Unions have won several organizing victories this year, enough to give pause to forecasts that Big Labor will become irrelevant in the Information Age workplace.
From Pennsylvania doctors to California graduate students, Washington State computer programmers to Carolina textile workers, tens of thousands this year have voted "yes" for union representation.
The power of newly unionized members is not in their numbers, but in their diversity. After years of rejection, labor organizers are winning over professionals at the heart of the service-driven economy.
"The reach of unions has definitely gotten broader," says Michael Belzer, professor of labor/management relations at the University of Michigan. "Unions that don't continuously adapt to technology and changing markets will probably fail."
Still, the spate of union triumphs is not enough to reverse the four-decade decline in labor's share of the work force. Last year, just13.9 percent of working Americans carried a union card, a pullback from 14.1 percent the previous year, according to the Bureau of Labor Statistics.
The gains, however, indicate that union organizing is beginning to show an intensity and a sophistication that better suit the complexity of today's work force.
"What we see are the fruits of the changed organizing initiatives that swept the country at the beginning of the decade," says Kate Bronfenbrenner at the New York School of Industrial and Labor Relations at Cornell University. Many unions have staged a "cultural shift and put organizing [rather than job security or better benefit packages] at their core," she says. "Finally these efforts have begun to pay off."
The new union look
As unions have stepped up recruitment among demographic groups and industries far beyond their traditional base in male-dominated, blue-collar manufacturing, they have at last begun to win over elite, highly educated professionals. The number of union elections rose 2.2 percent last year over 1997, according to the Bureau of National Affairs.
The wider recruiting spotlights how labor seeks to adapt to the growing impact of high tech, global trade, working women, and the ethos of laissez-faire. The four forces have increased the complexity of the US marketplace and work force, overwhelming passive labor organizations, say experts.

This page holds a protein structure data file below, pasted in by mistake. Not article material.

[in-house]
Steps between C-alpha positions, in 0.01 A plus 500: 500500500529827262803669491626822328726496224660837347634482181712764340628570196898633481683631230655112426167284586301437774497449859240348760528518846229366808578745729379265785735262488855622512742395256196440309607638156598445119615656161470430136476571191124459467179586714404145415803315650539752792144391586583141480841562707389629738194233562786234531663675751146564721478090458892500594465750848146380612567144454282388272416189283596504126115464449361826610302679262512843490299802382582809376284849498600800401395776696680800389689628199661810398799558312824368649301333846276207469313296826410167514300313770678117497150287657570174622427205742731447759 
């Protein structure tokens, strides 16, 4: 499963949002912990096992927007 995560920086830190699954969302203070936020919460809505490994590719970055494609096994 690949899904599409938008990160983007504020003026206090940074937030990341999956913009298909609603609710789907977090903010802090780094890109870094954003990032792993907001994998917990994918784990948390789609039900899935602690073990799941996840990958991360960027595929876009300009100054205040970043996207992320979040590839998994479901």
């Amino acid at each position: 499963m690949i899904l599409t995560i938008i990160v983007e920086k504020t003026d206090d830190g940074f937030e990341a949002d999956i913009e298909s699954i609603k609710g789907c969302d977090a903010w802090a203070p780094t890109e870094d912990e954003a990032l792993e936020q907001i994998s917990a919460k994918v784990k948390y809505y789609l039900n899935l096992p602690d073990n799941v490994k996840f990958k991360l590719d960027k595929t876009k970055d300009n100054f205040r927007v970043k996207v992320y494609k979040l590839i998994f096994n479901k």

The broader appeal of union membership has recently cropped up nationwide:
*The 290,000-member American Medical Association (AMA), worried about the growth of managed medical care, voted in June to form a union for doctors.
*Graduate student teachers at all eight campuses of the University of California this year voted to unionize. The balloting, the most dramatic sign of labor organizing at universities nationwide, opens the way for the United Auto Workers to negotiate on behalf of more than 10,000 university instructors.
*In a pathbreaking initiative, a group of 16 temporary employees at Microsoft Corp. has formed a bargaining unit called the Washington Alliance of Technology Workers (WashTech) and affiliated with the Communications Workers of America.
*Meanwhile, labor organizers have won big in their strongholds of manufacturing and service employees. Workers at the nation's biggest textile plant, a facility owned by Fieldcrest Cannon in Kannapolis, N.C., voted last month for union representation, marking one of the biggest labor triumphs ever in the South.
The Service Employees International Union - possibly the most dynamic major labor organization - won representation in February of 74,000 home health-care workers in Los Angeles County. The success among minimum-wage workers extended inroads among minority women, for years the most promising group for union expansion.
A warmer reception
The recent advances at universities, doctor's offices, and computer work stations are notable because they plant the union flag in workplaces once cold - or even openly hostile - to organizing.
The AMA's decision to reverse a long-held position and launch a union is a response to a steady drift of an estimated 40,000 physicians into large health maintenance organizations. Physicians seek leverage in dealing with the HMOs, which they say intrude on treatment decisions and demand productivity levels that deny patients high-quality care.
The growth of HMOs has streamlined medical care by combining many tasks traditionally handled by self-employed doctors. But to many doctors, managed care has undermined their autonomy.
"Physicians are really having major problems," says Sara Ann Warren, a psychiatrist at Norristown State Hospital in Pennsylvania and president of the state's Association of State Mental Hospital Physicians. "With [HMOs], they don't have the freedom they used to have."
WashTech members, meanwhile, also seek a union lifeline amid dramatic workplace change. Many in the group of computer programmers have worked full time for months at Microsoft but are still categorized as temporary workers.
The fledgling union members are denied standard overtime pay and other basic benefits and find limited support from the staffing agencies that line up their work, says Marcus Courtney, a co-founder of WashTech.
"These workers are not temporary, that's meaningless," says Mr. Courtney. "They're full-time workers adding the same value and wealth, but because they are labeled temporary they are denied the same rights."
(c) Copyright 1999. The Christian Science Publishing Society